Ramanujan, A. (1999). Three Hundred Rāmāyanas: Five Examples and Three Thoughts on Translation. In: V. Dharwadker, ed., The Collected Essays of A.K. Ramanujan, 1st ed. New Delhi: Oxford University Press, pp.131-160.

Ramayan. (1987). [DVD] Sagar Arts (Moser Baer Entertainment): Ramanand Sagar.

Rao, M. (2007). India’s Saffron Demography: So Dangerous, Yet So Appealing. Different Takes: A Publication of the Population and Development Program at Hampshire College, [online] (48), pp.1-4. Available at: http://popdev.hampshire.edu/sites/default/files/uploads/u4763/DT%2048%20-%20Rao.pdf [Accessed 7 Aug. 2014].

Richman, P. (1992). Introduction: The Diversity of the Rāmāyana Tradition. In: P. Richman, ed., Many Rāmāyanas: The Diversity of a Narrative Tradition in South Asia, 1st ed. Delhi: Oxford University Press, pp.3-20.

Richman, P. (2000). Questioning and Multiplicity Within the Ramayana Tradition. In: P. Richman, ed., Questioning Ramayanas: A South Asian Tradition, 1st ed. New Delhi: Oxford University Press, pp.1-21.

Rithambara, S. (2009). Hindu Lioness Sadhvi Rithambara on power of Hindu Unity and Motherland.

Available at: https://www.youtube.com/watch?v=2qEnfGXMqbI [Accessed 15 Aug. 2014].

Roy, K. (1995). Where Women are Worshipped, there the Gods Rejoice: The Mirage of the Ancestress of the Hindu Woman. In: T. Sarkar and U. Butalia, ed., Women & Right-Wing Movements: Indian Experiences, 1st ed. London & New Jersey: Zedd Books Ltd.

Sagar Arts, (2012). Ramayan: Blockbuster in the History of Indian Television. [online] Available at: http://www.sagartv.com/ramayan.htm [Accessed 25 Aug. 2014].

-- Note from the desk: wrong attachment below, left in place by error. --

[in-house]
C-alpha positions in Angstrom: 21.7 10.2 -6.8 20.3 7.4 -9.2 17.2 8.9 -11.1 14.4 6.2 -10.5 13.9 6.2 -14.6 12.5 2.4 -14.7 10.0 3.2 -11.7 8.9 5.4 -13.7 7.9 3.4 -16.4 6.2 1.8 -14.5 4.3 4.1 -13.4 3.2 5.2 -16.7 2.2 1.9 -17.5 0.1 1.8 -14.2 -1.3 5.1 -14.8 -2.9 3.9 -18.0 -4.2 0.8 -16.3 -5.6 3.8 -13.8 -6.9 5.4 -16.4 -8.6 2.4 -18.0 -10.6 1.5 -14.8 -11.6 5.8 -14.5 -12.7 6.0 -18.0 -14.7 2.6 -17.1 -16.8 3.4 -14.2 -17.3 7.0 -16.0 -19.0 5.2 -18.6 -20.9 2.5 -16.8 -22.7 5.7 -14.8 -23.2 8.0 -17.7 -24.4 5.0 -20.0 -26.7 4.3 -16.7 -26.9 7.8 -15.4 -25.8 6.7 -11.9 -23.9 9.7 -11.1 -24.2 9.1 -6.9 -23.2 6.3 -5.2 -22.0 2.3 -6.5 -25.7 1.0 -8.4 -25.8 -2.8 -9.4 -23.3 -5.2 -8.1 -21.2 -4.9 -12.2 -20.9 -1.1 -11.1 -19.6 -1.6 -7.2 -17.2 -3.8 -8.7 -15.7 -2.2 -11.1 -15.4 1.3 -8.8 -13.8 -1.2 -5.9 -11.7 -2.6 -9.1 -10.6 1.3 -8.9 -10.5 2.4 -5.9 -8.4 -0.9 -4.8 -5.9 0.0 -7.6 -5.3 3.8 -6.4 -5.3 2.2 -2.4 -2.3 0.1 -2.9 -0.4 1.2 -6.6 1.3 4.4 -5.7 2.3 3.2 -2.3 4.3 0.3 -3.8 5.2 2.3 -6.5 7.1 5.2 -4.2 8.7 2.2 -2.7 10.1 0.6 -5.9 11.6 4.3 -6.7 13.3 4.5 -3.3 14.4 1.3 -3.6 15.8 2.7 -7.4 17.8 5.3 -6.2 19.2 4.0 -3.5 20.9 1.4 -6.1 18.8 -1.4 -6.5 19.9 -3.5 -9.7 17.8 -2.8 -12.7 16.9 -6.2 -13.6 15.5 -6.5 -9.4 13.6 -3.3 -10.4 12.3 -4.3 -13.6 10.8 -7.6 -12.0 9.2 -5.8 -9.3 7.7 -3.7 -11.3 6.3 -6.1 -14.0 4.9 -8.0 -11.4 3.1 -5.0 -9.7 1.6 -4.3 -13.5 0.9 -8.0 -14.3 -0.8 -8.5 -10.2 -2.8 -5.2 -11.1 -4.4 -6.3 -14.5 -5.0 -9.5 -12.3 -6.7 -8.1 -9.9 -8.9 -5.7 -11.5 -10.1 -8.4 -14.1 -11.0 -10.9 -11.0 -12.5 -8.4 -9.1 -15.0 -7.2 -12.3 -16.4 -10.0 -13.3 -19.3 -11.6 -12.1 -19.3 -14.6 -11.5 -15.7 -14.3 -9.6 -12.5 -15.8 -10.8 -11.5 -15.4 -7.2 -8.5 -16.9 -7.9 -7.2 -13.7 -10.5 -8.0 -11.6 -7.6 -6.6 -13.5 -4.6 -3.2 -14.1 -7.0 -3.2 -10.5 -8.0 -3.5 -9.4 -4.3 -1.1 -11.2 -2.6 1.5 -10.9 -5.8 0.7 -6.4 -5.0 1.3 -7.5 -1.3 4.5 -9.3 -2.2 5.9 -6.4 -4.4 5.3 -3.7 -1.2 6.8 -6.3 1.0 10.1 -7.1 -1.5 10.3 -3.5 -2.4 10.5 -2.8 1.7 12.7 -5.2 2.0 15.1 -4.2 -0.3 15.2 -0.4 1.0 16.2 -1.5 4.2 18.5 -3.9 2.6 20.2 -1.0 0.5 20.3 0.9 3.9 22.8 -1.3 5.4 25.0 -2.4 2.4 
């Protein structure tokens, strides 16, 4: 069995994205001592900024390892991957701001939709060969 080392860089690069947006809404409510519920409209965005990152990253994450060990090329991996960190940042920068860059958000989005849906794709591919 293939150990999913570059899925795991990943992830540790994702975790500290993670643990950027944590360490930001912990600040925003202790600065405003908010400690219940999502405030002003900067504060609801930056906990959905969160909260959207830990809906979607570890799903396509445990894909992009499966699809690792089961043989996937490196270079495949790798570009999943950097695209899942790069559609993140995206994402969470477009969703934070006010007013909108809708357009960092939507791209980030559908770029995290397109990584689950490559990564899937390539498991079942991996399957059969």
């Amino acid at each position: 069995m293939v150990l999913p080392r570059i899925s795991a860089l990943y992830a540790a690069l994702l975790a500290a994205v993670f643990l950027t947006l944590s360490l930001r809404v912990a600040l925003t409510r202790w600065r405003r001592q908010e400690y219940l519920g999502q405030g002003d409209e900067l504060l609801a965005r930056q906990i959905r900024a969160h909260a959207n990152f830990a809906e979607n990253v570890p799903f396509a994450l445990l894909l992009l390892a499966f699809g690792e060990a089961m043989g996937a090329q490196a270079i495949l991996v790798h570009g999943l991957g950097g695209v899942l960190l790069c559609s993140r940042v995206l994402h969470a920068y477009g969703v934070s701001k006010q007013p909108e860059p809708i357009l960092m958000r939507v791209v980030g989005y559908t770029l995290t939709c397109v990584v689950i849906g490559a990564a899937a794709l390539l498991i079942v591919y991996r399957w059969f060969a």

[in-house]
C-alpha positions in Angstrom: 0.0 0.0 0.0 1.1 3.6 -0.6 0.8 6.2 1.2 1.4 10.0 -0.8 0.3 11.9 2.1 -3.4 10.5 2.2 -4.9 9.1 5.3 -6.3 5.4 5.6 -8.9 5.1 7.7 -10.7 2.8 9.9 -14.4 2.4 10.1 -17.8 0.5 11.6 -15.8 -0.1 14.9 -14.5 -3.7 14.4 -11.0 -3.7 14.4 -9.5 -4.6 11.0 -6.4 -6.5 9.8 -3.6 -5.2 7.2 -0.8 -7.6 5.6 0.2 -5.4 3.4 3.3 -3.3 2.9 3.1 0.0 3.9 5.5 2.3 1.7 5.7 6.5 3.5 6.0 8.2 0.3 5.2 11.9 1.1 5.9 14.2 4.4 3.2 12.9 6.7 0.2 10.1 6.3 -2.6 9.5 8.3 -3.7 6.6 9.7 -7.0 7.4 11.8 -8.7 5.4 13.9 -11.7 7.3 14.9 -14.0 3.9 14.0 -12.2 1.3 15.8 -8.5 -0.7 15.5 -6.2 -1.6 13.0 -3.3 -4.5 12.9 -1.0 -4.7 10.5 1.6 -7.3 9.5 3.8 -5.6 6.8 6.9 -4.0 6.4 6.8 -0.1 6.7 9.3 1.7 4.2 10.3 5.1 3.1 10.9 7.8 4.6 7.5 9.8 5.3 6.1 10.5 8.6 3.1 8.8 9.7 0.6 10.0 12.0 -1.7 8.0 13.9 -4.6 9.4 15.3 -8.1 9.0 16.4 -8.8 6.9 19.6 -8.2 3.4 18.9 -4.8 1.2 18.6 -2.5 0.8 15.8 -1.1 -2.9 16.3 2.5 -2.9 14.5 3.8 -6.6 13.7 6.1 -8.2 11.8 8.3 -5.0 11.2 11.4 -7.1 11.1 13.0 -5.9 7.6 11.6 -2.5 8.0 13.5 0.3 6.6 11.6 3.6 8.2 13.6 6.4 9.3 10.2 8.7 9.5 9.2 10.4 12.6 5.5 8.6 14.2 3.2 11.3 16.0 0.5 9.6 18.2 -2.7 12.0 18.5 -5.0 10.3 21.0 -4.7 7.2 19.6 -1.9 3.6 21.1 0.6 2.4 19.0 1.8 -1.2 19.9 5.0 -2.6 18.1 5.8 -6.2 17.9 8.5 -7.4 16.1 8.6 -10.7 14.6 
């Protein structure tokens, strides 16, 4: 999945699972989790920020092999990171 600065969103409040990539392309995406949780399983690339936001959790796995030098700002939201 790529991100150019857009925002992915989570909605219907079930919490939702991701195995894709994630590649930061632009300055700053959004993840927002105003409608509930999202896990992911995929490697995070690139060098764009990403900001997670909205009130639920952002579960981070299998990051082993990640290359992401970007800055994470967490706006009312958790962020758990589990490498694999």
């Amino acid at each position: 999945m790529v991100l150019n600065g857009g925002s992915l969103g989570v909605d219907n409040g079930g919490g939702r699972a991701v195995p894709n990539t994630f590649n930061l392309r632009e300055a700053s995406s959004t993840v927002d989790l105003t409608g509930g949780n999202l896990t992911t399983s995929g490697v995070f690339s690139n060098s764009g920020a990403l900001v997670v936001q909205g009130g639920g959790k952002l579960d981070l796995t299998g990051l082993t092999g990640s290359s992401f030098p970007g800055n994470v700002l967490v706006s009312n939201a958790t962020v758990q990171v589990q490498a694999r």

Sangari, K. (1995). Politics of Diversity: Religious Communities and Multiple Patriarchies. Economic & Political Weekly, XXX(52), pp.3381-3389.

Sarkar, S. (1997). Indian Nationalism and the Politics of Hindutva. In: D. Ludden, ed., Making India Hindu: Religion, Community and the Politics of Democracy in India, 2nd ed. New Delhi: Oxford University Press, pp.270-293.

Sarkar, T. (1991). The Woman as Communal Subject-Rashtrasevika Samiti and Ram Janmabhoomi Movement. Economic & Political Weekly, XXVI(35), pp.2057- 2062.

Sarkar, T. (1998). Orthodoxy, Cultural Nationalism, and Hindutva Violence: An Overview of the Gender Ideology of the Right. In: R. Pearson and N. Chaudhuri, ed., Nation, Empire, Colony: Historicizing Gender and Race, 1st ed. Bloomington and Indianapolis: Indiana University Press, pp.166-181.

Sarkar, T. (2002). Semiotics of Terror. Economic & Political Weekly, XXXVII(28), pp.2872-2876.

Sarkar, T. and Butalia, U. (1995). Women and right-wing movements. London: Zed Books.